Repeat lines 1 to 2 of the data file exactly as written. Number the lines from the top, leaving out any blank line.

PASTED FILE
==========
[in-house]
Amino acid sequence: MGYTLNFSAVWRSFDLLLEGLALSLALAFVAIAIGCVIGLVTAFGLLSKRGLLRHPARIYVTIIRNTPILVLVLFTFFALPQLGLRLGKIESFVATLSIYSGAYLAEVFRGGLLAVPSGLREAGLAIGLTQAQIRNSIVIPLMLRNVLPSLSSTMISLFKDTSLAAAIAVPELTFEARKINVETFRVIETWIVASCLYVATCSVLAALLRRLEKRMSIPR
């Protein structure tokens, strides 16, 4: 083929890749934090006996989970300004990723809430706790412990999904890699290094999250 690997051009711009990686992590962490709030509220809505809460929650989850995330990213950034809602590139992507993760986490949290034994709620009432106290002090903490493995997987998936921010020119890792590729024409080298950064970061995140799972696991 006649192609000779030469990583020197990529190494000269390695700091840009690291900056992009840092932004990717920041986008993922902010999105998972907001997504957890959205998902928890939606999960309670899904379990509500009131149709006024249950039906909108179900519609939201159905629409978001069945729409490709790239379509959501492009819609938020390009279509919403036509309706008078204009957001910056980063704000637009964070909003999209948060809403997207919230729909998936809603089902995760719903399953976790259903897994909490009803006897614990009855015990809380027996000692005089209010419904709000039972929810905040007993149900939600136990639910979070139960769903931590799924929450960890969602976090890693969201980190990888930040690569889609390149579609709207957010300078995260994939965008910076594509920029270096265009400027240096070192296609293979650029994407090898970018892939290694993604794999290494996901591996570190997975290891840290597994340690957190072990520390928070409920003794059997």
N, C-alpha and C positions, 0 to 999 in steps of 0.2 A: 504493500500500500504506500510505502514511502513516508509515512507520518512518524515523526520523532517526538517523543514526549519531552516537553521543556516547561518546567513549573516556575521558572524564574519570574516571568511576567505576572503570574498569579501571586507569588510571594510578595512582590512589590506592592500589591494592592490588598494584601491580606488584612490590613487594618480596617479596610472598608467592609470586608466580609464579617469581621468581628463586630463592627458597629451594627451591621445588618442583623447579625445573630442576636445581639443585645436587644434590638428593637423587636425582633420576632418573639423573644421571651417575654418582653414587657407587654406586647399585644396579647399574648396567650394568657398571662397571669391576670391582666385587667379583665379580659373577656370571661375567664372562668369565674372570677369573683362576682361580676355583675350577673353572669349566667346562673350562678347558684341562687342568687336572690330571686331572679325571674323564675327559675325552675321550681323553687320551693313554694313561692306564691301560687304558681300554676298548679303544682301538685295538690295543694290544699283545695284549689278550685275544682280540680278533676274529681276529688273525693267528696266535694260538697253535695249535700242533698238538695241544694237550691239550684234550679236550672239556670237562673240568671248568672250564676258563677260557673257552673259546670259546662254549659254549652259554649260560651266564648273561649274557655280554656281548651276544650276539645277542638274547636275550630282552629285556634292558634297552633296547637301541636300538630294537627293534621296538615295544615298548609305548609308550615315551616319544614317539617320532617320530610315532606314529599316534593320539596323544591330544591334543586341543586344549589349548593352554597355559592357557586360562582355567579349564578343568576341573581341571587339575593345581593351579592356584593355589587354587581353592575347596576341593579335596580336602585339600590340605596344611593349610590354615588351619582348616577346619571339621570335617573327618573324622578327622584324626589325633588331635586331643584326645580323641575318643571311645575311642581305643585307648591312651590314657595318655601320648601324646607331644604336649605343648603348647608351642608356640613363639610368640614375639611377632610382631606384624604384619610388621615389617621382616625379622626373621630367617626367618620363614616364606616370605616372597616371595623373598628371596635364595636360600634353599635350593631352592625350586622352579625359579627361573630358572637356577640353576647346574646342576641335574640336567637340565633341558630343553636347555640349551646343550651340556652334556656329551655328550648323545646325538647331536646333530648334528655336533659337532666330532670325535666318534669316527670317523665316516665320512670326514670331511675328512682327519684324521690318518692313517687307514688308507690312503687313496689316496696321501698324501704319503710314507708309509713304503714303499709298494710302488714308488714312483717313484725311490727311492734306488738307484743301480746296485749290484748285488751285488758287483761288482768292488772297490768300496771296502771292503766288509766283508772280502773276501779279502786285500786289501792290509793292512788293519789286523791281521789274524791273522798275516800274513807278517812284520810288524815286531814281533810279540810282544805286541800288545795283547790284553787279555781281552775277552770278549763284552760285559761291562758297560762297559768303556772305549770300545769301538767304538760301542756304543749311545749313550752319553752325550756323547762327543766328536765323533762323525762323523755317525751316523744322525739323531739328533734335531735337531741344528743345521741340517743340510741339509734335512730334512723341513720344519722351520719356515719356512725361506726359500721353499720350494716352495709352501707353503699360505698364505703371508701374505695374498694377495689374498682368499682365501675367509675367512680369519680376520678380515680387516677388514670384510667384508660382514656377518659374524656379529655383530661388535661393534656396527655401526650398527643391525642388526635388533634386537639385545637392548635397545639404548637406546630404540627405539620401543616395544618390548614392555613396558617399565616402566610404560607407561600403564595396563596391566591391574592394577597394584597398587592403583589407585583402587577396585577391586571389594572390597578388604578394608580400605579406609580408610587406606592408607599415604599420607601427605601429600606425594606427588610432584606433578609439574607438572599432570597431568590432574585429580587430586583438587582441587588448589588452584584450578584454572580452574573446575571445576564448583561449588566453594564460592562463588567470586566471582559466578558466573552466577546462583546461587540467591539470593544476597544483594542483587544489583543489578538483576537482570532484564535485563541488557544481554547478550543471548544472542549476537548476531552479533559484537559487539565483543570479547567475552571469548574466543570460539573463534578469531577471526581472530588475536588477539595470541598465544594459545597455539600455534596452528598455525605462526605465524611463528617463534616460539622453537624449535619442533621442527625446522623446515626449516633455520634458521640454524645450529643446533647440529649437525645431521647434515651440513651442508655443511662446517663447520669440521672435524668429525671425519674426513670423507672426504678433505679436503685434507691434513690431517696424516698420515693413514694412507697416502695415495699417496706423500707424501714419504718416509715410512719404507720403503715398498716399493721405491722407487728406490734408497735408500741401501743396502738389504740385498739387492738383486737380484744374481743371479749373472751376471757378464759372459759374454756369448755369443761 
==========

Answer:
[in-house]
Amino acid sequence: MGYTLNFSAVWRSFDLLLEGLALSLALAFVAIAIGCVIGLVTAFGLLSKRGLLRHPARIYVTIIRNTPILVLVLFTFFALPQLGLRLGKIESFVATLSIYSGAYLAEVFRGGLLAVPSGLREAGLAIGLTQAQIRNSIVIPLMLRNVLPSLSSTMISLFKDTSLAAAIAVPELTFEARKINVETFRVIETWIVASCLYVATCSVLAALLRRLEKRMSIPR